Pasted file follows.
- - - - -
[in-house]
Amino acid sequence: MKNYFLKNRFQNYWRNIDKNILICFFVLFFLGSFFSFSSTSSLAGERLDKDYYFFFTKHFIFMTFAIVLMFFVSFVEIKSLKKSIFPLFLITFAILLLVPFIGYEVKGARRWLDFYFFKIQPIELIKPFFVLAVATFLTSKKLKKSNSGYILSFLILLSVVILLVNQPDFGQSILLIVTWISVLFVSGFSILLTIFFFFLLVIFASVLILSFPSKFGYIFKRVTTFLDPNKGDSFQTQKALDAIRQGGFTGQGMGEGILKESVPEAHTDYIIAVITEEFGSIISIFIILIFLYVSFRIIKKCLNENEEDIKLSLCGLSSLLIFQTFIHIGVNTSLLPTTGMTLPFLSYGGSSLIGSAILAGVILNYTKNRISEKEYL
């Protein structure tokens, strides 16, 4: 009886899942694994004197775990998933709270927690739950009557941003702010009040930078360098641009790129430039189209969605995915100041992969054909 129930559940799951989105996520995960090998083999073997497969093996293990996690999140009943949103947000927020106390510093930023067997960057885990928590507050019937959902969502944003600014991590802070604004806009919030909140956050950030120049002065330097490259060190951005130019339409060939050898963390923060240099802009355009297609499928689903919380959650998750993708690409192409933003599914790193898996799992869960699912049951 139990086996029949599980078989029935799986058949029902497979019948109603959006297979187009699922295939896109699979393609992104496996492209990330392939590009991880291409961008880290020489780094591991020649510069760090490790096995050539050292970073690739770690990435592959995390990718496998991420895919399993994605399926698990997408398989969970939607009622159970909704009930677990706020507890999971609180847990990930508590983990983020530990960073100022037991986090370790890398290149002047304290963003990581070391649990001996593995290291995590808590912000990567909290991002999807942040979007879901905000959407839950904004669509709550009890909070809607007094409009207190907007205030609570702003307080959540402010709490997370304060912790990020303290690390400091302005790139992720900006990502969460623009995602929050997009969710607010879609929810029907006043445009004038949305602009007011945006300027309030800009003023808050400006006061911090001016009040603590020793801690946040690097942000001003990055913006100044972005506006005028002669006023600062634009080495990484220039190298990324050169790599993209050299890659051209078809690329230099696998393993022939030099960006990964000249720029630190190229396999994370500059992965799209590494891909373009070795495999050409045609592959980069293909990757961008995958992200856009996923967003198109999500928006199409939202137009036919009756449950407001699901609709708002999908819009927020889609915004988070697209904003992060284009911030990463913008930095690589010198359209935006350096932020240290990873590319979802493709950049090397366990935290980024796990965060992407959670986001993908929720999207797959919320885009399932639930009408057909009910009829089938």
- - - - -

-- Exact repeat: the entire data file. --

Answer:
[in-house]
Amino acid sequence: MKNYFLKNRFQNYWRNIDKNILICFFVLFFLGSFFSFSSTSSLAGERLDKDYYFFFTKHFIFMTFAIVLMFFVSFVEIKSLKKSIFPLFLITFAILLLVPFIGYEVKGARRWLDFYFFKIQPIELIKPFFVLAVATFLTSKKLKKSNSGYILSFLILLSVVILLVNQPDFGQSILLIVTWISVLFVSGFSILLTIFFFFLLVIFASVLILSFPSKFGYIFKRVTTFLDPNKGDSFQTQKALDAIRQGGFTGQGMGEGILKESVPEAHTDYIIAVITEEFGSIISIFIILIFLYVSFRIIKKCLNENEEDIKLSLCGLSSLLIFQTFIHIGVNTSLLPTTGMTLPFLSYGGSSLIGSAILAGVILNYTKNRISEKEYL
């Protein structure tokens, strides 16, 4: 009886899942694994004197775990998933709270927690739950009557941003702010009040930078360098641009790129430039189209969605995915100041992969054909 129930559940799951989105996520995960090998083999073997497969093996293990996690999140009943949103947000927020106390510093930023067997960057885990928590507050019937959902969502944003600014991590802070604004806009919030909140956050950030120049002065330097490259060190951005130019339409060939050898963390923060240099802009355009297609499928689903919380959650998750993708690409192409933003599914790193898996799992869960699912049951 139990086996029949599980078989029935799986058949029902497979019948109603959006297979187009699922295939896109699979393609992104496996492209990330392939590009991880291409961008880290020489780094591991020649510069760090490790096995050539050292970073690739770690990435592959995390990718496998991420895919399993994605399926698990997408398989969970939607009622159970909704009930677990706020507890999971609180847990990930508590983990983020530990960073100022037991986090370790890398290149002047304290963003990581070391649990001996593995290291995590808590912000990567909290991002999807942040979007879901905000959407839950904004669509709550009890909070809607007094409009207190907007205030609570702003307080959540402010709490997370304060912790990020303290690390400091302005790139992720900006990502969460623009995602929050997009969710607010879609929810029907006043445009004038949305602009007011945006300027309030800009003023808050400006006061911090001016009040603590020793801690946040690097942000001003990055913006100044972005506006005028002669006023600062634009080495990484220039190298990324050169790599993209050299890659051209078809690329230099696998393993022939030099960006990964000249720029630190190229396999994370500059992965799209590494891909373009070795495999050409045609592959980069293909990757961008995958992200856009996923967003198109999500928006199409939202137009036919009756449950407001699901609709708002999908819009927020889609915004988070697209904003992060284009911030990463913008930095690589010198359209935006350096932020240290990873590319979802493709950049090397366990935290980024796990965060992407959670986001993908929720999207797959919320885009399932639930009408057909009910009829089938």